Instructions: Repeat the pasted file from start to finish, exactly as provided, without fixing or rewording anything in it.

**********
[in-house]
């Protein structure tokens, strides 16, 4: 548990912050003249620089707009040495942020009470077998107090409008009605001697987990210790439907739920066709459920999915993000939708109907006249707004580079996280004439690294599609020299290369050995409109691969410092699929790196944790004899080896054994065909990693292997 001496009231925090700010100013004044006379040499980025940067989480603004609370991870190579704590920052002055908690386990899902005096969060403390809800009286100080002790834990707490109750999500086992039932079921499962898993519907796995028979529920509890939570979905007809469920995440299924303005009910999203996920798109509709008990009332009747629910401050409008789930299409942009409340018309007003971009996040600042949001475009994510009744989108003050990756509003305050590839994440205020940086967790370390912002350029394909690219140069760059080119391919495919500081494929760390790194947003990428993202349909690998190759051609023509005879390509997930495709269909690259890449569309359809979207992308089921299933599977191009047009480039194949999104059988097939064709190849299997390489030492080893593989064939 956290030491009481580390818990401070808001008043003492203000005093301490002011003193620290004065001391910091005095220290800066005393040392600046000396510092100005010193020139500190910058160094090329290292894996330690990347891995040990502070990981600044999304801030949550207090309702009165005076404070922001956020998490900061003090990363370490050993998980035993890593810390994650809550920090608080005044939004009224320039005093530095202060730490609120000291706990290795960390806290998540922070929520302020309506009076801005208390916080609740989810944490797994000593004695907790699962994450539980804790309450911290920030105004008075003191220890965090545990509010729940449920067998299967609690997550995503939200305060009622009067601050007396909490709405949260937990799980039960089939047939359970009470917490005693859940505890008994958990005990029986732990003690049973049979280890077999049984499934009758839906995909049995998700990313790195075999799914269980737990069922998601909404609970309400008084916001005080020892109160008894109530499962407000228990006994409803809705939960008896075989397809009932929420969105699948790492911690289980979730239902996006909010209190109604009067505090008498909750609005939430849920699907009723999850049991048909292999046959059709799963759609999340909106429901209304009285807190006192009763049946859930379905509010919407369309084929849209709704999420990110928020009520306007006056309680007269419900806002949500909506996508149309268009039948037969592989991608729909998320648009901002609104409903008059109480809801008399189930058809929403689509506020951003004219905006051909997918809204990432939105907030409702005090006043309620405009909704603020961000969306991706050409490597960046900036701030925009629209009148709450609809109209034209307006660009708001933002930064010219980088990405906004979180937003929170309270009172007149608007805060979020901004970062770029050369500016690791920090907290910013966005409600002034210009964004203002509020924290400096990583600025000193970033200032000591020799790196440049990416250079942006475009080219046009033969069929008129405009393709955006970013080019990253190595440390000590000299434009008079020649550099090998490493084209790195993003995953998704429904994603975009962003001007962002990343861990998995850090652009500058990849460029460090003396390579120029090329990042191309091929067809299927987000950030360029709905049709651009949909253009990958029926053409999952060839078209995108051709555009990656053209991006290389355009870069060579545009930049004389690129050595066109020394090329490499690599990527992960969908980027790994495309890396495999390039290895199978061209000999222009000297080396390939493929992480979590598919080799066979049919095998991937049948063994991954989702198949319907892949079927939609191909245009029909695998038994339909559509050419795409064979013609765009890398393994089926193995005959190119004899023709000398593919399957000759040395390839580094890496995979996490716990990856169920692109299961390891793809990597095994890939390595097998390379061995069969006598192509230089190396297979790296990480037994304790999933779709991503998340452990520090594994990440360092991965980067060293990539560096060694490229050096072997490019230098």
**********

[in-house]
């Protein structure tokens, strides 16, 4: 548990912050003249620089707009040495942020009470077998107090409008009605001697987990210790439907739920066709459920999915993000939708109907006249707004580079996280004439690294599609020299290369050995409109691969410092699929790196944790004899080896054994065909990693292997 001496009231925090700010100013004044006379040499980025940067989480603004609370991870190579704590920052002055908690386990899902005096969060403390809800009286100080002790834990707490109750999500086992039932079921499962898993519907796995028979529920509890939570979905007809469920995440299924303005009910999203996920798109509709008990009332009747629910401050409008789930299409942009409340018309007003971009996040600042949001475009994510009744989108003050990756509003305050590839994440205020940086967790370390912002350029394909690219140069760059080119391919495919500081494929760390790194947003990428993202349909690998190759051609023509005879390509997930495709269909690259890449569309359809979207992308089921299933599977191009047009480039194949999104059988097939064709190849299997390489030492080893593989064939 956290030491009481580390818990401070808001008043003492203000005093301490002011003193620290004065001391910091005095220290800066005393040392600046000396510092100005010193020139500190910058160094090329290292894996330690990347891995040990502070990981600044999304801030949550207090309702009165005076404070922001956020998490900061003090990363370490050993998980035993890593810390994650809550920090608080005044939004009224320039005093530095202060730490609120000291706990290795960390806290998540922070929520302020309506009076801005208390916080609740989810944490797994000593004695907790699962994450539980804790309450911290920030105004008075003191220890965090545990509010729940449920067998299967609690997550995503939200305060009622009067601050007396909490709405949260937990799980039960089939047939359970009470917490005693859940505890008994958990005990029986732990003690049973049979280890077999049984499934009758839906995909049995998700990313790195075999799914269980737990069922998601909404609970309400008084916001005080020892109160008894109530499962407000228990006994409803809705939960008896075989397809009932929420969105699948790492911690289980979730239902996006909010209190109604009067505090008498909750609005939430849920699907009723999850049991048909292999046959059709799963759609999340909106429901209304009285807190006192009763049946859930379905509010919407369309084929849209709704999420990110928020009520306007006056309680007269419900806002949500909506996508149309268009039948037969592989991608729909998320648009901002609104409903008059109480809801008399189930058809929403689509506020951003004219905006051909997918809204990432939105907030409702005090006043309620405009909704603020961000969306991706050409490597960046900036701030925009629209009148709450609809109209034209307006660009708001933002930064010219980088990405906004979180937003929170309270009172007149608007805060979020901004970062770029050369500016690791920090907290910013966005409600002034210009964004203002509020924290400096990583600025000193970033200032000591020799790196440049990416250079942006475009080219046009033969069929008129405009393709955006970013080019990253190595440390000590000299434009008079020649550099090998490493084209790195993003995953998704429904994603975009962003001007962002990343861990998995850090652009500058990849460029460090003396390579120029090329990042191309091929067809299927987000950030360029709905049709651009949909253009990958029926053409999952060839078209995108051709555009990656053209991006290389355009870069060579545009930049004389690129050595066109020394090329490499690599990527992960969908980027790994495309890396495999390039290895199978061209000999222009000297080396390939493929992480979590598919080799066979049919095998991937049948063994991954989702198949319907892949079927939609191909245009029909695998038994339909559509050419795409064979013609765009890398393994089926193995005959190119004899023709000398593919399957000759040395390839580094890496995979996490716990990856169920692109299961390891793809990597095994890939390595097998390379061995069969006598192509230089190396297979790296990480037994304790999933779709991503998340452990520090594994990440360092991965980067060293990539560096060694490229050096072997490019230098």